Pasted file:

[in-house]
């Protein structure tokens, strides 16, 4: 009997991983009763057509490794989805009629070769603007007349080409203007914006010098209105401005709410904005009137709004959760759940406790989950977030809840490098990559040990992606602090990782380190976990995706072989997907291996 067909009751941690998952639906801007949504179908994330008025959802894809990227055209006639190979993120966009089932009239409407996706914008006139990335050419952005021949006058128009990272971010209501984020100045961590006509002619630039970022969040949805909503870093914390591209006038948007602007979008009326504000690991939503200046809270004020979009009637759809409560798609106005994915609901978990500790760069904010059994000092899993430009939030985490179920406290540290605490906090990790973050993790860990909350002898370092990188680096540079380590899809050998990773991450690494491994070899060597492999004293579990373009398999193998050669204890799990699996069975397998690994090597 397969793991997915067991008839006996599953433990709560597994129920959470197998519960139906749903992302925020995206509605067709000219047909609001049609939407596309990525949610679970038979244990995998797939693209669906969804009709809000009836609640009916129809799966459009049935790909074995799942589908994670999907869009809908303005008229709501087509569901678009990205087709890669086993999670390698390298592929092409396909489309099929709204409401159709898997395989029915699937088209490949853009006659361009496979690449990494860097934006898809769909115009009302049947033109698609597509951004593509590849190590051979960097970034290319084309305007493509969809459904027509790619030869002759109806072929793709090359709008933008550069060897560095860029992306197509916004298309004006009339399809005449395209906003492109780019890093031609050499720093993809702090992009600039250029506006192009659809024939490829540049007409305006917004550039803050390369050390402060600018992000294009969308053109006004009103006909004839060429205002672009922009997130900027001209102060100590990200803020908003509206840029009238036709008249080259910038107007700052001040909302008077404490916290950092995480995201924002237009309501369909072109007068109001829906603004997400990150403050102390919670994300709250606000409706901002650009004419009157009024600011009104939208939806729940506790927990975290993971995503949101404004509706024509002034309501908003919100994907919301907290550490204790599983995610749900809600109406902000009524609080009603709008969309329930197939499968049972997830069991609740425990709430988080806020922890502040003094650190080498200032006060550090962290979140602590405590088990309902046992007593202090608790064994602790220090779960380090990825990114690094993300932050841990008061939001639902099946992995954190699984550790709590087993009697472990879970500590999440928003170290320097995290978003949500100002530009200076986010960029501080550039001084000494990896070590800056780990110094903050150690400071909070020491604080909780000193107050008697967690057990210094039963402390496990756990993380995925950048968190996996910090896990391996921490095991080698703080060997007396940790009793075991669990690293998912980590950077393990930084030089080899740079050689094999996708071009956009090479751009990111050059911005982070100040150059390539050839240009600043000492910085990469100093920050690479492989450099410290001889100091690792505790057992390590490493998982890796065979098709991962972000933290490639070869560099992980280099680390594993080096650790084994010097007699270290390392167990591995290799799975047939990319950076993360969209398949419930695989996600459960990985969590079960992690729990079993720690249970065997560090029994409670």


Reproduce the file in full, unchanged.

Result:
[in-house]
């Protein structure tokens, strides 16, 4: 009997991983009763057509490794989805009629070769603007007349080409203007914006010098209105401005709410904005009137709004959760759940406790989950977030809840490098990559040990992606602090990782380190976990995706072989997907291996 067909009751941690998952639906801007949504179908994330008025959802894809990227055209006639190979993120966009089932009239409407996706914008006139990335050419952005021949006058128009990272971010209501984020100045961590006509002619630039970022969040949805909503870093914390591209006038948007602007979008009326504000690991939503200046809270004020979009009637759809409560798609106005994915609901978990500790760069904010059994000092899993430009939030985490179920406290540290605490906090990790973050993790860990909350002898370092990188680096540079380590899809050998990773991450690494491994070899060597492999004293579990373009398999193998050669204890799990699996069975397998690994090597 397969793991997915067991008839006996599953433990709560597994129920959470197998519960139906749903992302925020995206509605067709000219047909609001049609939407596309990525949610679970038979244990995998797939693209669906969804009709809000009836609640009916129809799966459009049935790909074995799942589908994670999907869009809908303005008229709501087509569901678009990205087709890669086993999670390698390298592929092409396909489309099929709204409401159709898997395989029915699937088209490949853009006659361009496979690449990494860097934006898809769909115009009302049947033109698609597509951004593509590849190590051979960097970034290319084309305007493509969809459904027509790619030869002759109806072929793709090359709008933008550069060897560095860029992306197509916004298309004006009339399809005449395209906003492109780019890093031609050499720093993809702090992009600039250029506006192009659809024939490829540049007409305006917004550039803050390369050390402060600018992000294009969308053109006004009103006909004839060429205002672009922009997130900027001209102060100590990200803020908003509206840029009238036709008249080259910038107007700052001040909302008077404490916290950092995480995201924002237009309501369909072109007068109001829906603004997400990150403050102390919670994300709250606000409706901002650009004419009157009024600011009104939208939806729940506790927990975290993971995503949101404004509706024509002034309501908003919100994907919301907290550490204790599983995610749900809600109406902000009524609080009603709008969309329930197939499968049972997830069991609740425990709430988080806020922890502040003094650190080498200032006060550090962290979140602590405590088990309902046992007593202090608790064994602790220090779960380090990825990114690094993300932050841990008061939001639902099946992995954190699984550790709590087993009697472990879970500590999440928003170290320097995290978003949500100002530009200076986010960029501080550039001084000494990896070590800056780990110094903050150690400071909070020491604080909780000193107050008697967690057990210094039963402390496990756990993380995925950048968190996996910090896990391996921490095991080698703080060997007396940790009793075991669990690293998912980590950077393990930084030089080899740079050689094999996708071009956009090479751009990111050059911005982070100040150059390539050839240009600043000492910085990469100093920050690479492989450099410290001889100091690792505790057992390590490493998982890796065979098709991962972000933290490639070869560099992980280099680390594993080096650790084994010097007699270290390392167990591995290799799975047939990319950076993360969209398949419930695989996600459960990985969590079960992690729990079993720690249970065997560090029994409670």